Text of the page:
Divers, take note: Grand Turk, the southernmost island in the Turks and Caicos, houses an exciting underwater secret that is 7,000 feet deep! The Grand Turk Wall is the deepest part of the West Caicos Walls—an area of sea walls, canyons and pinnacles in the ocean. Divers from across the world come to visit this “Grand Canyon of the Caribbean” to witness a remarkable underwater world and ecosystem. Visit the sleepy island of Grand Turk and make this a beach and scuba diving vacation to remember.
Exploring Grand Turk Wall
Divers call this underwater drop-off “the Wall” and it’s one of the most popular diving sites in the Caribbean. To get there, start off in Cockburn Town, the quiet capital of the Turks and Caicos. From here, you can charter a boat on Grace Bay or Governor’s Beach to get to the drop-off. Blue Water Divers and Oasis Divers are two good diving shops that offer equipment, excursions and scuba diving certifications. There are over 40 dive sites you can choose from that lead to the Grand Turk Wall—in fact, it stretches along the entire leeward side of the island. The wall is even more remarkable because of its geography. The water off of Governor’s Beach, for example, is shallow and bright turquoise, much like a swimming pool. But if you walk about 1,000 feet out from the beach—about a five-minute boat ride—you will suddenly plunge a quarter mile into the ocean.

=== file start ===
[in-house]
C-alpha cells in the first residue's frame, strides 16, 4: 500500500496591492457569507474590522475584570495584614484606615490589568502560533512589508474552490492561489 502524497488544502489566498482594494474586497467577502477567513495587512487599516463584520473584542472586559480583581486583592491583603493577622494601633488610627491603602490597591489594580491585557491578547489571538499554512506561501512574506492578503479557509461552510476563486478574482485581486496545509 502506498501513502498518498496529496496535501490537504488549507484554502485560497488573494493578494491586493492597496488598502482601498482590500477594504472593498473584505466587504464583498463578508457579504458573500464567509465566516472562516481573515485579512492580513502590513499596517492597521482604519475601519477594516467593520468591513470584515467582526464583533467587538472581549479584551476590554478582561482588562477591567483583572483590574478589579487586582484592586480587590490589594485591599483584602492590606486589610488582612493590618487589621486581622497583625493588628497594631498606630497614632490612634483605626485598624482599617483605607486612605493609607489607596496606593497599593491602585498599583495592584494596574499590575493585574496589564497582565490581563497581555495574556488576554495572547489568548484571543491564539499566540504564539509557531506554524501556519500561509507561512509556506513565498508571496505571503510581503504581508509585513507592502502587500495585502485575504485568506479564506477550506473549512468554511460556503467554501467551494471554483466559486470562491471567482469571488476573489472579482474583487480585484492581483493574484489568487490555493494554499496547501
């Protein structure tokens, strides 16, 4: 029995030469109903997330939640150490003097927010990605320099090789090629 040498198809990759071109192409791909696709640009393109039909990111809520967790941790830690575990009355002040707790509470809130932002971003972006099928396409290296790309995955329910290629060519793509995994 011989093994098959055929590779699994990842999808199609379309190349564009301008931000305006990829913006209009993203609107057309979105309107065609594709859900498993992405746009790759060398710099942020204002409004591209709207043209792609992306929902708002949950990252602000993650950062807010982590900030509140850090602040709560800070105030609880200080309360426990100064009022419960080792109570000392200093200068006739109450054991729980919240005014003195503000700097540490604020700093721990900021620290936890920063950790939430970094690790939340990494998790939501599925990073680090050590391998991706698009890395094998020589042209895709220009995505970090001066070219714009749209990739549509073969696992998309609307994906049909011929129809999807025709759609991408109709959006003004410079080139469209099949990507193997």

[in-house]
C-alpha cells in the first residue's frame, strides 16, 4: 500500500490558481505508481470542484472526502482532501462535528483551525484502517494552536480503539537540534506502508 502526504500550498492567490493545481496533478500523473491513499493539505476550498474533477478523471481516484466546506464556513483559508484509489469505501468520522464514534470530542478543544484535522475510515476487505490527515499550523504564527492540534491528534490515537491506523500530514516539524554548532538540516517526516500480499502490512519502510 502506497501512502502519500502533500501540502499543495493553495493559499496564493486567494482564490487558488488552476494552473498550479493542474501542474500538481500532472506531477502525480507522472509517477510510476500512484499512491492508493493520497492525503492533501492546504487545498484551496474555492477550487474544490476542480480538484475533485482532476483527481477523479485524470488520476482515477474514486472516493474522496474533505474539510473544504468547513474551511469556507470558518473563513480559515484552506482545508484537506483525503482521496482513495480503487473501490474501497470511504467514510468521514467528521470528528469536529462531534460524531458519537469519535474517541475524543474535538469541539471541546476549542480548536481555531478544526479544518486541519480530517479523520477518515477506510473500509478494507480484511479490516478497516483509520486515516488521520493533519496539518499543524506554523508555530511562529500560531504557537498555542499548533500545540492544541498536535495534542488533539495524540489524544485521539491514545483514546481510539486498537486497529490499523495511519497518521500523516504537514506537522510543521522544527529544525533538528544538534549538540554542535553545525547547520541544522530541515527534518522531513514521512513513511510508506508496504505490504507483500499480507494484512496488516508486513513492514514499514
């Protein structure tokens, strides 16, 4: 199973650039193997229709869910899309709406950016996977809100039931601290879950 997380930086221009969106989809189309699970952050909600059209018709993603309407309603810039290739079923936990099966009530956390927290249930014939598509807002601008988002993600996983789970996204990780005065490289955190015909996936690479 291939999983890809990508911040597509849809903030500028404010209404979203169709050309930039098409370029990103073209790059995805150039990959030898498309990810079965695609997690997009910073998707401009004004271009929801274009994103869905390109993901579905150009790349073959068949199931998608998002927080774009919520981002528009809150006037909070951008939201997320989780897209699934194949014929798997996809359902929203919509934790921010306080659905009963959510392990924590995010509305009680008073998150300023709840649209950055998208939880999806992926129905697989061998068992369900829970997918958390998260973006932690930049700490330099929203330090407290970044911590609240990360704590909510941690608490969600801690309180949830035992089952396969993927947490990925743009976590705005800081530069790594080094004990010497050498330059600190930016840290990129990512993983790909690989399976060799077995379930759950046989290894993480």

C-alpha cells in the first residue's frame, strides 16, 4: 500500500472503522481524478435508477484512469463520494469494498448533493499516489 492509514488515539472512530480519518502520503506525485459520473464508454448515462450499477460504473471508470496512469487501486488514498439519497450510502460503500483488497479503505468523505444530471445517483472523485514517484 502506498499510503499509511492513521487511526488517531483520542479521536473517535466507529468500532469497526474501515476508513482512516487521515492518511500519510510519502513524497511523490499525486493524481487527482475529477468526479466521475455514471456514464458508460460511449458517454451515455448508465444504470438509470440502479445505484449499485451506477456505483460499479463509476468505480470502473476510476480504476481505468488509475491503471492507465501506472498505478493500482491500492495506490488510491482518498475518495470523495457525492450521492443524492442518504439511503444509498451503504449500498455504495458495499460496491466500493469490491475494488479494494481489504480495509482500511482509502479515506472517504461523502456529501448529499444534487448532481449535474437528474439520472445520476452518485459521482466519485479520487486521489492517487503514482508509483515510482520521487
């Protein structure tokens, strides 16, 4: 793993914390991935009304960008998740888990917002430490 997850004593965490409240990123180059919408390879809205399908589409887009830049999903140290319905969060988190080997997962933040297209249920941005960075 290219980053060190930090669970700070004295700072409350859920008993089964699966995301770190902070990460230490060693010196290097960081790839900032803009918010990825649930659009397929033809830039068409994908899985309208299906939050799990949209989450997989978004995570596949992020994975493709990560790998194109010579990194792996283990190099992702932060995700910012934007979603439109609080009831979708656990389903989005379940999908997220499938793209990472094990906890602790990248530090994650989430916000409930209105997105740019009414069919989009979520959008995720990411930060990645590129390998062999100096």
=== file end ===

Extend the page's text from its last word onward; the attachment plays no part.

Diving the Wall is like a journey through various ecosystems and even through time. Corals, sea sponges, sea turtles and groupers inhabit the upper portion of the wall. You can swim right through Austin’s Reef and from there either go deeper or turn back with the current towards shore. Deeper down, visibility gets less clear and the marine wildlife stranger. Many sections of the wall that have existed undisturbed for thousands of years.
Divers who don’t feel ready to dive into an abyss will love exploring the abundant marine life in the shallow waters near Grand Turk Wall. Novices can start off with a simpler dive at Gibbs Cay, an uninhabited island a few minutes offshore. The water here is shallow, crystal-clear and populated by gentle stingrays and barracudas. Stingrays freely interact with humans here, which is part of the reason the cay’s nickname is “Stingray City”. Gibbs Cay is only seven acres long but features a beautiful, crowd-free beach with pink-white sands. Tours like the Big Blue Collective depart from Cockburn Town to Gibbs Cay daily.
Staying in Cockburn Town, Grand Turk
The Bohio Dive Resort in Cockburn Town offers luxurious accommodations as well as diving classes and excursions around the island. Beach bums can sunbathe on Governor’s Beach or swim in the warm, clear water. Stingrays and barracudas are attracted by the boat motors and are frequent here. Just be sure to stay away from the part where the water turns deep blue or watch for the large pole sticking out of the water—that is where the drop-off begins. Cockburn Town is one of the oldest settlements in the Caribbean and the site on which Christopher Columbus supposedly first made landfall. You’ll find plenty of history here, along with a few charming gift shops and restaurants that feature authentic Caribbean drink and cuisine.